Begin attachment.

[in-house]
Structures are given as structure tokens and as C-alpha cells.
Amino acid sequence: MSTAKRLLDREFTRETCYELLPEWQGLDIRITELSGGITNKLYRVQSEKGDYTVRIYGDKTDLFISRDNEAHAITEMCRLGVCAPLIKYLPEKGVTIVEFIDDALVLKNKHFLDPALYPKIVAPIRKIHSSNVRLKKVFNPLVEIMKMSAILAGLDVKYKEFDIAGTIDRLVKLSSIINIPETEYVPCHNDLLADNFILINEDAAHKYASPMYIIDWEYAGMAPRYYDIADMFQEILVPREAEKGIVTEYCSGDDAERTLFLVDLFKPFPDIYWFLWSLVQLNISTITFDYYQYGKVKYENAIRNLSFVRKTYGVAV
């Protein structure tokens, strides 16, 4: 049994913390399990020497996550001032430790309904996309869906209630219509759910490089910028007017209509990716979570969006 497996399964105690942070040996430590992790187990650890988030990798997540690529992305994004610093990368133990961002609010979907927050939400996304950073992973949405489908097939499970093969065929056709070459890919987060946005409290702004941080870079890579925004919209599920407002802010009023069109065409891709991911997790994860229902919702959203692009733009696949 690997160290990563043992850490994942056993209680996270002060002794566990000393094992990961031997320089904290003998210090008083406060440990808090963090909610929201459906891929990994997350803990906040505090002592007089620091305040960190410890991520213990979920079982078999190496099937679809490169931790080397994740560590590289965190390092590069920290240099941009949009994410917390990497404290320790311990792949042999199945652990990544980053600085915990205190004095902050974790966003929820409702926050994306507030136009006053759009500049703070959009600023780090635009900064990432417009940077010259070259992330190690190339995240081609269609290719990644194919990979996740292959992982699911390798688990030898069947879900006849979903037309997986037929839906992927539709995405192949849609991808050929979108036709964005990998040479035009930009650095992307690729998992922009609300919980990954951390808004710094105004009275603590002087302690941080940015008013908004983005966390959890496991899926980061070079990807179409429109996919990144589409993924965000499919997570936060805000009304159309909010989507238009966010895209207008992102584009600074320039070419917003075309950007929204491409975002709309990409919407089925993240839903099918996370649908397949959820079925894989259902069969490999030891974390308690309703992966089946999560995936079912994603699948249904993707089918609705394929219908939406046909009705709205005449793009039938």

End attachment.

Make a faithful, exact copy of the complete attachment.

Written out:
[in-house]
Structures are given as structure tokens and as C-alpha cells.
Amino acid sequence: MSTAKRLLDREFTRETCYELLPEWQGLDIRITELSGGITNKLYRVQSEKGDYTVRIYGDKTDLFISRDNEAHAITEMCRLGVCAPLIKYLPEKGVTIVEFIDDALVLKNKHFLDPALYPKIVAPIRKIHSSNVRLKKVFNPLVEIMKMSAILAGLDVKYKEFDIAGTIDRLVKLSSIINIPETEYVPCHNDLLADNFILINEDAAHKYASPMYIIDWEYAGMAPRYYDIADMFQEILVPREAEKGIVTEYCSGDDAERTLFLVDLFKPFPDIYWFLWSLVQLNISTITFDYYQYGKVKYENAIRNLSFVRKTYGVAV
């Protein structure tokens, strides 16, 4: 049994913390399990020497996550001032430790309904996309869906209630219509759910490089910028007017209509990716979570969006 497996399964105690942070040996430590992790187990650890988030990798997540690529992305994004610093990368133990961002609010979907927050939400996304950073992973949405489908097939499970093969065929056709070459890919987060946005409290702004941080870079890579925004919209599920407002802010009023069109065409891709991911997790994860229902919702959203692009733009696949 690997160290990563043992850490994942056993209680996270002060002794566990000393094992990961031997320089904290003998210090008083406060440990808090963090909610929201459906891929990994997350803990906040505090002592007089620091305040960190410890991520213990979920079982078999190496099937679809490169931790080397994740560590590289965190390092590069920290240099941009949009994410917390990497404290320790311990792949042999199945652990990544980053600085915990205190004095902050974790966003929820409702926050994306507030136009006053759009500049703070959009600023780090635009900064990432417009940077010259070259992330190690190339995240081609269609290719990644194919990979996740292959992982699911390798688990030898069947879900006849979903037309997986037929839906992927539709995405192949849609991808050929979108036709964005990998040479035009930009650095992307690729998992922009609300919980990954951390808004710094105004009275603590002087302690941080940015008013908004983005966390959890496991899926980061070079990807179409429109996919990144589409993924965000499919997570936060805000009304159309909010989507238009966010895209207008992102584009600074320039070419917003075309950007929204491409975002709309990409919407089925993240839903099918996370649908397949959820079925894989259902069969490999030891974390308690309703992966089946999560995936079912994603699948249904993707089918609705394929219908939406046909009705709205005449793009039938």